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Author Notes:

Correspondence: waleed.al-hazzani@medportal.ca Department of Medicine, McMaster University Medical Centre, 1200 Main Street West, Hamilton, Ontario, L8N 3Z5, Canada

WA and MA conceived the idea and designed the study.

WA and MA performed data abstraction. LP and J-M F provided data from original studies.

WA conducted the analysis. WA, RJ, and MM drafted the article.

All of the authors critically revised the manuscript and agreed on the submitted version.

The authors of this review acknowledge the assistance of Anees Sindi in hand-searching conference proceedings for unpublished data.

Other authors declare that they have no competing interests.

Subjects:

Research Funding:

Laurent Papazian received grants for ACURASYS trial from GlaxoSmithKline and honoraria for advice or public speaking for Faron (June 2011).

Keywords:

  • Science & Technology
  • Life Sciences & Biomedicine
  • Critical Care Medicine
  • General & Internal Medicine
  • CRITICAL CARE MEDICINE
  • ACUTE LUNG INJURY
  • ACQUIRED WEAKNESS
  • NATIONAL-SURVEY
  • VENTILATION
  • CONSENSUS
  • OUTCOMES
  • BLOCKADE
  • RISK
  • BIAS
  • Pulmonary

Neuromuscular blocking agents in acute respiratory distress syndrome: a systematic review and meta-analysis of randomized controlled trials

Tools:

Journal Title:

Critical Care

Volume:

Volume 17, Number 2

Publisher:

, Pages R43-R43

Type of Work:

Article | Final Publisher PDF

Abstract:

Introduction: Randomized trials investigating neuromuscular blocking agents in adult acute respiratory distress syndrome (ARDS) have been inconclusive about effects on mortality, which is very high in this population. Uncertainty also exists about the associated risk of ICU-acquired weakness.Methods: We conducted a systematic review and meta-analysis. We searched the Cochrane (Central) database, MEDLINE, EMBASE, ACP Journal Club, and clinical trial registries for randomized trials investigating survival effects of neuromuscular blocking agents in adults with ARDS. Two independent reviewers abstracted data and assessed methodologic quality. Primary study investigators provided additional unpublished data.Results: Three trials (431 patients; 20 centers; all from the same research group in France) met inclusion criteria for this review. All trials assessed 48-hour infusions of cisatracurium besylate. Short-term infusion of cisatracurium besylate was associated with lower hospital mortality (RR, 0.72; 95% CI, 0.58 to 0.91; P = 0.005; I2 = 0). This finding was robust on sensitivity analyses. Neuromuscular blockade was also associated with lower risk of barotrauma (RR, 0.43; 95% CI, 0.20 to 0.90; P = 0.02; I2 = 0), but had no effect on the duration of mechanical ventilation among survivors (MD, 0.25 days; 95% CI, 5.48 to 5.99; P = 0.93; I2 = 49%), or the risk of ICU-acquired weakness (RR, 1.08; 95% CI, 0.83 to 1.41; P = 0.57; I2 = 0). Primary studies lacked protracted measurements of weakness.Conclusions: Short-term infusion of cisatracurium besylate reduces hospital mortality and barotrauma and does not appear to increase ICU-acquired weakness for critically ill adults with ARDS.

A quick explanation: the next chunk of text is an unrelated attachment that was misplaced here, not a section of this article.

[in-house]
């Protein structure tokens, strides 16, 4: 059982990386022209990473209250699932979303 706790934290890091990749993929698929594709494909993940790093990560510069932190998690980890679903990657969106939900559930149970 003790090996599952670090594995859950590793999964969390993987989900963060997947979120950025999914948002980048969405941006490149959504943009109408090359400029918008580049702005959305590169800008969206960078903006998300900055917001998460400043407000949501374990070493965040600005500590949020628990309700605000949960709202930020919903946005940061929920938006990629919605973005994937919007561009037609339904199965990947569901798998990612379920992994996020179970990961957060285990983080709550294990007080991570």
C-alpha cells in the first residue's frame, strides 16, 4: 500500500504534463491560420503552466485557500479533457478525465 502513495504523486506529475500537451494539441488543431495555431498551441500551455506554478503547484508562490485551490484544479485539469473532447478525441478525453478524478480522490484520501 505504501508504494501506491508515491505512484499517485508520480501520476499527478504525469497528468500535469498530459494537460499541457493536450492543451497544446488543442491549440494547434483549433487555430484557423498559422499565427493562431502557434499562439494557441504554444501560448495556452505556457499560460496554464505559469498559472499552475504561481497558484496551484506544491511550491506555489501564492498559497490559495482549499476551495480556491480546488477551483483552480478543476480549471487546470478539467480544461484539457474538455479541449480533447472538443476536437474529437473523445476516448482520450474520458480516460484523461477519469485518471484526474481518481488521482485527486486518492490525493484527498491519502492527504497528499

Copyright information:

© 2013 Alhazzani et al.; licensee BioMed Central Ltd.

This is an Open Access work distributed under the terms of the Creative Commons Attribution 2.0 Generic License (http://creativecommons.org/licenses/by/2.0/).

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